Listeria presence should serve as a warning that there may be issues that warrant investigation.
USDA-ARS Stephen R Ausmus

The finalization of FDA’s Preventive Controls for Human Food (PC) rule allows FDA to move on to developing guidance. With continued outbreaks and recalls related to Listeria monocytogenes, this is an opportunity for FDA to issue guidance to address this as well.

According to the CDC, Listeria monocytogenes (Lm) is responsible for 1,600 illnesses, 1,400 hospitalizations, and 260 fatalities per year in the U.S. The largest single outbreak of listeriosis occurred in 2011 and was responsible for 147 illnesses, 33 deaths and one miscarriage. The culprit was contaminated cantaloupe from a single farm which affected consumers in 28 states. In May 2000, President Clinton announced a goal to reduce the incident rate of listeriosis by 50% with a target rate of 0.25 cases per 100,000 individuals by 2010. Considerable progress was made and in 2013, CDC reported the incident rate to be 0.26 per 100,000 individuals. The current government-based Healthy People 2020 goal is 0.2 per 100,000 individuals, so there is still room for improvement.

In the most recent Reportable Food Registry (RFR) Annual Report (published in May 2014 for September 2012-September 2013), FDA identified Lm as responsible for 17.33% of all 35 primary RFR entries, which is actually down from 48 the reporting year before. The contaminated products ran the spectrum of commodities, including seafood, produce, dairy, nuts, bakery, and prepared foods. In the last year or so, Lm illness outbreaks and recalls have repeatedly captured media attention.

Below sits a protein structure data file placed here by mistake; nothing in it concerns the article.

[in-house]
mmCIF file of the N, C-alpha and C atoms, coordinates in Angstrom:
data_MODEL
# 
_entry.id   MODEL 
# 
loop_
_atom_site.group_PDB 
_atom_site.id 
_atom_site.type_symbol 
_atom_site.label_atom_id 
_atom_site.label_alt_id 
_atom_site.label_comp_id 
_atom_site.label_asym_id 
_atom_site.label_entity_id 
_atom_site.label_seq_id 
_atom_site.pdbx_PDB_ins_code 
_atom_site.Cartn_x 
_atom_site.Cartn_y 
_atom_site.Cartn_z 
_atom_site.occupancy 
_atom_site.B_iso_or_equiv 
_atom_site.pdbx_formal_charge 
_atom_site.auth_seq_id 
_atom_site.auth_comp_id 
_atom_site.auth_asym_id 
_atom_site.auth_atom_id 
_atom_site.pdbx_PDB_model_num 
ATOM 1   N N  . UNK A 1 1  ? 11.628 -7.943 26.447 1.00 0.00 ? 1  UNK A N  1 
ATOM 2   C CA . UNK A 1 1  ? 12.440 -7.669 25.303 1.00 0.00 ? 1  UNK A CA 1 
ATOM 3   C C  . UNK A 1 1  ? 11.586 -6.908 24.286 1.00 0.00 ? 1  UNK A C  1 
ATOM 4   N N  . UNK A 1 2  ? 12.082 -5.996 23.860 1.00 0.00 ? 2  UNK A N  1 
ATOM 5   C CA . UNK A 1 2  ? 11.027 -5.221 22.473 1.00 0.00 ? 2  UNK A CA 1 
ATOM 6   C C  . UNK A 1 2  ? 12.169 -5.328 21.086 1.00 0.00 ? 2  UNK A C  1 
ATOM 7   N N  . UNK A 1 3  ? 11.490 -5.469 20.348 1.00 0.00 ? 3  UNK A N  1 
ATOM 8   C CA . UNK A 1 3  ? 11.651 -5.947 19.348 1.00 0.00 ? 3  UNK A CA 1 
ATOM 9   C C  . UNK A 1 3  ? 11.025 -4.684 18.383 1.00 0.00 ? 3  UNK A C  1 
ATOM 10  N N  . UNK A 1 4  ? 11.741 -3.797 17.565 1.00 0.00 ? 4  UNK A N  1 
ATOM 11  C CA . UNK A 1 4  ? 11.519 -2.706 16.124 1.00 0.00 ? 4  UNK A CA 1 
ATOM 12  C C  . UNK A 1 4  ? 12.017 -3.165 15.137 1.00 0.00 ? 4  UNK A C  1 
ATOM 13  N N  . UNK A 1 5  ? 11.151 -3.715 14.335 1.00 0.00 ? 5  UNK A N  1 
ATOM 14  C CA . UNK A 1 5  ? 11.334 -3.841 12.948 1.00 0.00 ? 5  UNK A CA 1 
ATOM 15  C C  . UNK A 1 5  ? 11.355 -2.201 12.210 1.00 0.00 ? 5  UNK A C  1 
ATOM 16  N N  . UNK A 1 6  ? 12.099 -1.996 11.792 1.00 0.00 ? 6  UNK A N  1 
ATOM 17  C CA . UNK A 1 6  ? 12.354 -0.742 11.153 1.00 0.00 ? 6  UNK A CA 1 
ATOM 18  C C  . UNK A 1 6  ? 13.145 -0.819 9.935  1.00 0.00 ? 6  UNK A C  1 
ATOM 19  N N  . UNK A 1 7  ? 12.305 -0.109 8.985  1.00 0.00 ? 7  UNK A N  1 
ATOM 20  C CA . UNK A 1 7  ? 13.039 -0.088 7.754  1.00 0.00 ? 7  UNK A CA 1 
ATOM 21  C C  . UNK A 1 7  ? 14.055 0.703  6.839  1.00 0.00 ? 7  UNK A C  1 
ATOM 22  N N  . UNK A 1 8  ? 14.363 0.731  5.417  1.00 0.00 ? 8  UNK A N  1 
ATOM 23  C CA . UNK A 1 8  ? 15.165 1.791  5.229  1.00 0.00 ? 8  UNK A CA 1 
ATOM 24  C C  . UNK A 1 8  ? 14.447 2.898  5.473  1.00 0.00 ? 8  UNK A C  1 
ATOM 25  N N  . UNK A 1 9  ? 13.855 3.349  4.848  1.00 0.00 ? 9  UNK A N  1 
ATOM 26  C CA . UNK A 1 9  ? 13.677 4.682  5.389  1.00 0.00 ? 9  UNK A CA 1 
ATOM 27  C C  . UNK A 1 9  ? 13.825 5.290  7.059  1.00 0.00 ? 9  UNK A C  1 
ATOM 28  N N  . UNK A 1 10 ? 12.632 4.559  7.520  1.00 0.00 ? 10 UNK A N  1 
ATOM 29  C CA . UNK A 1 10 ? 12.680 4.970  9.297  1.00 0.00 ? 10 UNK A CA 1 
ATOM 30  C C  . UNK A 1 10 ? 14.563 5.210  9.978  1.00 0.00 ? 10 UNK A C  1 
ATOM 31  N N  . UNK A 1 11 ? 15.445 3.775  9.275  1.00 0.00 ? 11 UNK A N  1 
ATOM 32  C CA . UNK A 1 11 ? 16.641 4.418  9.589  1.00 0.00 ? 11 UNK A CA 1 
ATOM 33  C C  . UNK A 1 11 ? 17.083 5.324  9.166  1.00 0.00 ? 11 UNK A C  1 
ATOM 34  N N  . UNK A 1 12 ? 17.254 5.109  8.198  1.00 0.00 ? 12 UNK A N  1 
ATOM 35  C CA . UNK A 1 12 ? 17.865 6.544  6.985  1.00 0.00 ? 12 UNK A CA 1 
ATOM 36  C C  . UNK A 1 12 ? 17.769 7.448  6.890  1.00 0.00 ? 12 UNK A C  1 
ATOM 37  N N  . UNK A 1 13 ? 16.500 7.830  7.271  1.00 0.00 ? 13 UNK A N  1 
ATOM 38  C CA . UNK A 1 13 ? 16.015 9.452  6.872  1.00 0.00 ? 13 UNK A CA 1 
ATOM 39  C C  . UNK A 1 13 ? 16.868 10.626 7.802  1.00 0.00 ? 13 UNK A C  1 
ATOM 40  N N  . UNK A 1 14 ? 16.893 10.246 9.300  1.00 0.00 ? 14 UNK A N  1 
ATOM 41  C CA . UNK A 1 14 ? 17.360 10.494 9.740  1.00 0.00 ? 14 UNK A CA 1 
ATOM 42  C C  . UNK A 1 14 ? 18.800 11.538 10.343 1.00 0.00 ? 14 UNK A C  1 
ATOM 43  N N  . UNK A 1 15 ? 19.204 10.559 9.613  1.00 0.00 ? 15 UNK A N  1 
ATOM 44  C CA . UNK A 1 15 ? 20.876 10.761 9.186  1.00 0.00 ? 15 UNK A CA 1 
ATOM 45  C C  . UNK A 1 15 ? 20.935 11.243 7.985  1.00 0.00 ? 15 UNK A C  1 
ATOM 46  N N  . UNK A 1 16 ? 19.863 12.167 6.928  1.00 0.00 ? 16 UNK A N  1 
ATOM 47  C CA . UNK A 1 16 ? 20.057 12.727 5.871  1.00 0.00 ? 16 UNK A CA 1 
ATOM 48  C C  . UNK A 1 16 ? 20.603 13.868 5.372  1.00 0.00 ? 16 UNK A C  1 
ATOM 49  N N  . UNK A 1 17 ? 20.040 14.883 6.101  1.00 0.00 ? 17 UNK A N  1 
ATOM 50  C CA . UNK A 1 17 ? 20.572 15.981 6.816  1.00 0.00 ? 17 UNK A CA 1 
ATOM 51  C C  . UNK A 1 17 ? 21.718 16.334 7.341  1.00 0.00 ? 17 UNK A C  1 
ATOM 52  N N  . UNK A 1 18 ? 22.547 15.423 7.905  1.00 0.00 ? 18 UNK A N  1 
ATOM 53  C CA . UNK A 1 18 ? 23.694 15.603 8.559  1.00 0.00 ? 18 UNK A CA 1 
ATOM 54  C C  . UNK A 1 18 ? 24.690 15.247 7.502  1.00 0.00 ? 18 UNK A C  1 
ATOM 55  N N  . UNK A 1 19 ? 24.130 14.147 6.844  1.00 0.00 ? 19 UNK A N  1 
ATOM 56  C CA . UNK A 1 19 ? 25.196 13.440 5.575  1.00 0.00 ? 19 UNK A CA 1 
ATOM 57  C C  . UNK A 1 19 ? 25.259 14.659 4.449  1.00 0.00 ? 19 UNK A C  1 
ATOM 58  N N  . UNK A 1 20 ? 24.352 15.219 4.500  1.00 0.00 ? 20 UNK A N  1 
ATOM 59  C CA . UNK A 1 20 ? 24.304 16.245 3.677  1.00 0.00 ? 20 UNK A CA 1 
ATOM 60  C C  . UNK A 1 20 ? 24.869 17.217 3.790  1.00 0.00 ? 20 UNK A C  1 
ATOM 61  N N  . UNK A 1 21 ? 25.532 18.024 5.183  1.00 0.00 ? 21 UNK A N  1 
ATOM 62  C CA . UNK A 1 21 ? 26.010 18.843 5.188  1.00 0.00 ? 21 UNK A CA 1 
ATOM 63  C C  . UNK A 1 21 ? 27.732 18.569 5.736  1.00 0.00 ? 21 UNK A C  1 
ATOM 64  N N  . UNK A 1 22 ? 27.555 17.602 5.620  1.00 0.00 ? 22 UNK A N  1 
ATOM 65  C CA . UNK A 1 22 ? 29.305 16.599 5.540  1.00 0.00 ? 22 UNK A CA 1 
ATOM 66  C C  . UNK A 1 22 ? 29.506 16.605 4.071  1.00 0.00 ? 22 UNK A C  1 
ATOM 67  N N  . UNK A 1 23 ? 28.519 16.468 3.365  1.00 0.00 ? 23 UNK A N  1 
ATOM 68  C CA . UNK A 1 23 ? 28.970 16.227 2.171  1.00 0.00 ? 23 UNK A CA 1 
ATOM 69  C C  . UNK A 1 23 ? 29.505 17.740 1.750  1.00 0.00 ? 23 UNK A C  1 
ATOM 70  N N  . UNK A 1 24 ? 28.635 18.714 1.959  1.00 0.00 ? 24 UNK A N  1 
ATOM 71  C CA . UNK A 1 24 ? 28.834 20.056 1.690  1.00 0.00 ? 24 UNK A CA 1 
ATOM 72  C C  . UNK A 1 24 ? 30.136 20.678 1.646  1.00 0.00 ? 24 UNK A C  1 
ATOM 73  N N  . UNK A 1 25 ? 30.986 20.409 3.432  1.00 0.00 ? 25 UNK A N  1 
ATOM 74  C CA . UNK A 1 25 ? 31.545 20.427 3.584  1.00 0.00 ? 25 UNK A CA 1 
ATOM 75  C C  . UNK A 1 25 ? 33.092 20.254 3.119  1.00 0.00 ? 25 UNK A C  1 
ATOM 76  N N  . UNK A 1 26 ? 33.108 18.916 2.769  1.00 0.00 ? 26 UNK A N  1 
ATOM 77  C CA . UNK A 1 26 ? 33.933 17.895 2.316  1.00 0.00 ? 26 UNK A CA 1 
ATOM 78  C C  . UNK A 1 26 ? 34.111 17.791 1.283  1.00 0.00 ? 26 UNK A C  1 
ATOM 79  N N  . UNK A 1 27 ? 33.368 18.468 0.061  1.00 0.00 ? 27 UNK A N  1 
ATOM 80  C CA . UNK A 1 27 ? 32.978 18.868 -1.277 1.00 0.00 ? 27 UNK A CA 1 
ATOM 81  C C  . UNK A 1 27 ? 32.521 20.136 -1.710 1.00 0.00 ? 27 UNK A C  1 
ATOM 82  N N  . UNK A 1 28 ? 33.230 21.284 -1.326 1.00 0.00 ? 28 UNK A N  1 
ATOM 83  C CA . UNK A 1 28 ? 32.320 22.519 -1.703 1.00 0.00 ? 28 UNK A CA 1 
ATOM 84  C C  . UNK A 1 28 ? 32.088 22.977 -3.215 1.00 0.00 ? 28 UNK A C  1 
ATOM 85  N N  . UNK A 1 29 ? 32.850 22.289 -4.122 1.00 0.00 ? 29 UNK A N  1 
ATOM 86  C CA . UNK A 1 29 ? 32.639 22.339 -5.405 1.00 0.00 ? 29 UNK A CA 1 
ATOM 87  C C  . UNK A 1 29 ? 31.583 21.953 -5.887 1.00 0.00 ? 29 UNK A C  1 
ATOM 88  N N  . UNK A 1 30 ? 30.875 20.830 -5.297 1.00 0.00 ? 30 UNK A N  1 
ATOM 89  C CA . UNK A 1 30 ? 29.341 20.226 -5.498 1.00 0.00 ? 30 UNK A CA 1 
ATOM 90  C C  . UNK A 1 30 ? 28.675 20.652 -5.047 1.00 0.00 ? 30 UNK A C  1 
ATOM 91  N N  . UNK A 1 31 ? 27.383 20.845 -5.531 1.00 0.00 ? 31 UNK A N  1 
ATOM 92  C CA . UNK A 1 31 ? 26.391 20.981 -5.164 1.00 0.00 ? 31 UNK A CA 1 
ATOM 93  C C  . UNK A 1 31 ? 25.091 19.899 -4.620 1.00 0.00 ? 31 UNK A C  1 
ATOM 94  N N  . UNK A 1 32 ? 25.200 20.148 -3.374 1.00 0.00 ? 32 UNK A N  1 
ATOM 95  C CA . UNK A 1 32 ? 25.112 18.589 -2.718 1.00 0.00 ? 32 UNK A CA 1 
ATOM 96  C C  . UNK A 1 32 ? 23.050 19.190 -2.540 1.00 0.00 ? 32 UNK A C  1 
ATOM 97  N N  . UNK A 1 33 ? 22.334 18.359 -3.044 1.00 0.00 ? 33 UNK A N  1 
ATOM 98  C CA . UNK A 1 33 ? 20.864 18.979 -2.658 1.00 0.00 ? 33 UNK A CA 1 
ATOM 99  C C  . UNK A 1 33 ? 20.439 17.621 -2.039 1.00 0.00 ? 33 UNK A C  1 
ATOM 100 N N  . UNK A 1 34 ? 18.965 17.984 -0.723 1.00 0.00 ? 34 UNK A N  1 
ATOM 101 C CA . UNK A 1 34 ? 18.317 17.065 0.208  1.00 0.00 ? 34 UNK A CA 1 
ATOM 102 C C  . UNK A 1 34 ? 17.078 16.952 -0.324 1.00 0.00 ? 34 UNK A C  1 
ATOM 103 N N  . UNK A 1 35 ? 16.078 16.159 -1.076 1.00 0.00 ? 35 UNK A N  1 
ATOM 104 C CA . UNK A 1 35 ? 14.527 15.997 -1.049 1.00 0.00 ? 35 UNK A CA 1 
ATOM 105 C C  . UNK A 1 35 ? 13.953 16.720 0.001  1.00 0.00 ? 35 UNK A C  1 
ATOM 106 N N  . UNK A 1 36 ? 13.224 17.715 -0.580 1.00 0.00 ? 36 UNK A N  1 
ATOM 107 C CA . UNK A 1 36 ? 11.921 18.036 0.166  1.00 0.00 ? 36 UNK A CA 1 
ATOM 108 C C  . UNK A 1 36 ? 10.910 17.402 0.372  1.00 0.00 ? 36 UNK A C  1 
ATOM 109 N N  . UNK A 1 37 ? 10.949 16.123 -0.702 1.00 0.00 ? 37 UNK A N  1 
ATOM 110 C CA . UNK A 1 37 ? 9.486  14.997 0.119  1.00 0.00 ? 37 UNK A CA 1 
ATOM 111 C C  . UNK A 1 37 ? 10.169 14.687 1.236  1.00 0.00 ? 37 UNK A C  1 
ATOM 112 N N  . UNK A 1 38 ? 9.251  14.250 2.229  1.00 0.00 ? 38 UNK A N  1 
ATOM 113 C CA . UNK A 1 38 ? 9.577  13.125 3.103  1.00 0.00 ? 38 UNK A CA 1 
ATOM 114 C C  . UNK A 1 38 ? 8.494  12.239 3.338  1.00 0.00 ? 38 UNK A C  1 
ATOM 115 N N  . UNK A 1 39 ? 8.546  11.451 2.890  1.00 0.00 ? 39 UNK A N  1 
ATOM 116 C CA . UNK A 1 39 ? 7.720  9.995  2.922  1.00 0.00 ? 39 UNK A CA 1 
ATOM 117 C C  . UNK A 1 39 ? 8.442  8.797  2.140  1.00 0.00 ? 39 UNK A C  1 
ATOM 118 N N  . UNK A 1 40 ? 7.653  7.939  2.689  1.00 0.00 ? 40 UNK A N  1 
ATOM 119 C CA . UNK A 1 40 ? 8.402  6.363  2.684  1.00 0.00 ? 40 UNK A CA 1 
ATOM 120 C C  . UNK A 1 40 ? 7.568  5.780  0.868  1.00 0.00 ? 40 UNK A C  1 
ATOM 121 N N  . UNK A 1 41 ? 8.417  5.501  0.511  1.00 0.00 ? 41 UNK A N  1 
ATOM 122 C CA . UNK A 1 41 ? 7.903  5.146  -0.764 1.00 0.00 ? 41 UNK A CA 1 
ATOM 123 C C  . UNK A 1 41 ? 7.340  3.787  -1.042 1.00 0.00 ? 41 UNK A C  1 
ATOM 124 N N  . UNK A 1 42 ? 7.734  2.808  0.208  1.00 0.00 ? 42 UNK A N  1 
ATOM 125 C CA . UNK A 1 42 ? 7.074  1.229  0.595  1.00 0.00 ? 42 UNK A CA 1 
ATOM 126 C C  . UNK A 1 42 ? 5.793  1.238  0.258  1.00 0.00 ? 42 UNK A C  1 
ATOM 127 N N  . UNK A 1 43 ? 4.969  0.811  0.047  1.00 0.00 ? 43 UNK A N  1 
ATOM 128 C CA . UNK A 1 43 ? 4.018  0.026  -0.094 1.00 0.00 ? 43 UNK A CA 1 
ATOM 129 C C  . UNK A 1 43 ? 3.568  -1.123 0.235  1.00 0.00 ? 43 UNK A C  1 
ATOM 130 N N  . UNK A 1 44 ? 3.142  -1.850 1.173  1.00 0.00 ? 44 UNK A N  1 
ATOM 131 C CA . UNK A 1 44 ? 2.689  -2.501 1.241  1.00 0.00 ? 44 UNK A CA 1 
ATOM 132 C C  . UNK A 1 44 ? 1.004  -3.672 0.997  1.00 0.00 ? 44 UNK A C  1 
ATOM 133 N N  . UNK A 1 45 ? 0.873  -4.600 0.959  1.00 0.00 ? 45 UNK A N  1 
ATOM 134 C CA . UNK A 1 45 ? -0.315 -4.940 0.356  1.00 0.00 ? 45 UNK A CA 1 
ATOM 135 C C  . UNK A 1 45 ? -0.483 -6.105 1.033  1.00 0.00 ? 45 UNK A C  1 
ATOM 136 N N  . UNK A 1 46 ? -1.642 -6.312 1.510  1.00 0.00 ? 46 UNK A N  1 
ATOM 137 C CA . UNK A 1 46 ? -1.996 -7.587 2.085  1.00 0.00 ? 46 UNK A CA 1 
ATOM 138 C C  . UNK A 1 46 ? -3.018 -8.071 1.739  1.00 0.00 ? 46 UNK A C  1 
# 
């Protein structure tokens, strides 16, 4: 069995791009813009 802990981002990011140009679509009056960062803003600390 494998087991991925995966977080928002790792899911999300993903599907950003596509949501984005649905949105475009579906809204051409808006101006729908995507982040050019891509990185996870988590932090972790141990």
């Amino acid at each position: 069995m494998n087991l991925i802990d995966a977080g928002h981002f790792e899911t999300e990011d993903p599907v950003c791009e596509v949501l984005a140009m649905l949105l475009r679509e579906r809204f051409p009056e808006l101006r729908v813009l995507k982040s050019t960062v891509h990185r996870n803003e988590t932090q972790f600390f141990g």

The final PC rule requires that facilities that manufacture ready-to-eat (RTE) foods that are exposed to the environment post processing evaluate the risk of environmental pathogens, namely Salmonella or Listeria. If the risk requires a preventive control, the facility will likely also need to implement an environmental monitoring program. But since the rule doesn’t prescribe how such a program would be structured, there are varying perspectives regarding the definition of a robust program and concerns about how FDA will react to a facility finding a positive result for Listeria.

When it comes to environmental monitoring programs, the topic of greatest debate is whether facilities should test zone 1 surfaces (also called food or product contact) for Listeria species. Individuals who are primarily regulated by the USDA Food Safety Inspection Service (FSIS) generally have a very different perspective on zone 1 testing than those who produce FDA-regulated products. Is the science different? No. But, historically, the policies of the different agencies have been different.

With the finalization of the PC rules, FDA will be issuing new guidance on environmental monitoring for Listeria. We’re hopeful that this will provide an opportunity for FDA to align with the FSIS approach. But until guidance is issued, there are a few points about an environmental monitoring program of which we are fairly certain.

  1. Facilities need to have a robust environmental monitoring program that finds Listeria (i.e. yields “positive” test results). If one never finds anything, it’s an indication that the facility is probably not looking hard enough or in the right places.